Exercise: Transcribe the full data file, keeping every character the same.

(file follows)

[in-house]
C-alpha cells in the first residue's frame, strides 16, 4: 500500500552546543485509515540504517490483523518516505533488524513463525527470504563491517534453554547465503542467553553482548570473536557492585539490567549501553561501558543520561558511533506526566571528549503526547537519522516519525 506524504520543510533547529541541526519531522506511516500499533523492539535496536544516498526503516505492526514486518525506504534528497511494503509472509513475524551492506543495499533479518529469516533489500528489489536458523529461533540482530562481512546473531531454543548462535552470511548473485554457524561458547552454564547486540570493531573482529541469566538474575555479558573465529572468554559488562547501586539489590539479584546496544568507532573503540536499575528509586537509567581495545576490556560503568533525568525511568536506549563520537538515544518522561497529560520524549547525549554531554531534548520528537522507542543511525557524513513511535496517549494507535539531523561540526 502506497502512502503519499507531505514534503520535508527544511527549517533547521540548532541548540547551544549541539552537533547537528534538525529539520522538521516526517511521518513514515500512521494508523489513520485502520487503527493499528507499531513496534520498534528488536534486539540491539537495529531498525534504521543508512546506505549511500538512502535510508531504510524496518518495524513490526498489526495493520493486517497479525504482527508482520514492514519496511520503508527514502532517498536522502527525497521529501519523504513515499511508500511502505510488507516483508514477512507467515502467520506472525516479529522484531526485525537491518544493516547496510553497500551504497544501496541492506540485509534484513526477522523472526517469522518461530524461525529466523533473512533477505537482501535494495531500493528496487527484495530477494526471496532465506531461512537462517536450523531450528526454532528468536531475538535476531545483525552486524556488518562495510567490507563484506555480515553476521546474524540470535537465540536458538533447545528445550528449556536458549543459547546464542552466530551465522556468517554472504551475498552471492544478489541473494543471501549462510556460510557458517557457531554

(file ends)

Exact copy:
[in-house]
C-alpha cells in the first residue's frame, strides 16, 4: 500500500552546543485509515540504517490483523518516505533488524513463525527470504563491517534453554547465503542467553553482548570473536557492585539490567549501553561501558543520561558511533506526566571528549503526547537519522516519525 506524504520543510533547529541541526519531522506511516500499533523492539535496536544516498526503516505492526514486518525506504534528497511494503509472509513475524551492506543495499533479518529469516533489500528489489536458523529461533540482530562481512546473531531454543548462535552470511548473485554457524561458547552454564547486540570493531573482529541469566538474575555479558573465529572468554559488562547501586539489590539479584546496544568507532573503540536499575528509586537509567581495545576490556560503568533525568525511568536506549563520537538515544518522561497529560520524549547525549554531554531534548520528537522507542543511525557524513513511535496517549494507535539531523561540526 502506497502512502503519499507531505514534503520535508527544511527549517533547521540548532541548540547551544549541539552537533547537528534538525529539520522538521516526517511521518513514515500512521494508523489513520485502520487503527493499528507499531513496534520498534528488536534486539540491539537495529531498525534504521543508512546506505549511500538512502535510508531504510524496518518495524513490526498489526495493520493486517497479525504482527508482520514492514519496511520503508527514502532517498536522502527525497521529501519523504513515499511508500511502505510488507516483508514477512507467515502467520506472525516479529522484531526485525537491518544493516547496510553497500551504497544501496541492506540485509534484513526477522523472526517469522518461530524461525529466523533473512533477505537482501535494495531500493528496487527484495530477494526471496532465506531461512537462517536450523531450528526454532528468536531475538535476531545483525552486524556488518562495510567490507563484506555480515553476521546474524540470535537465540536458538533447545528445550528449556536458549543459547546464542552466530551465522556468517554472504551475498552471492544478489541473494543471501549462510556460510557458517557457531554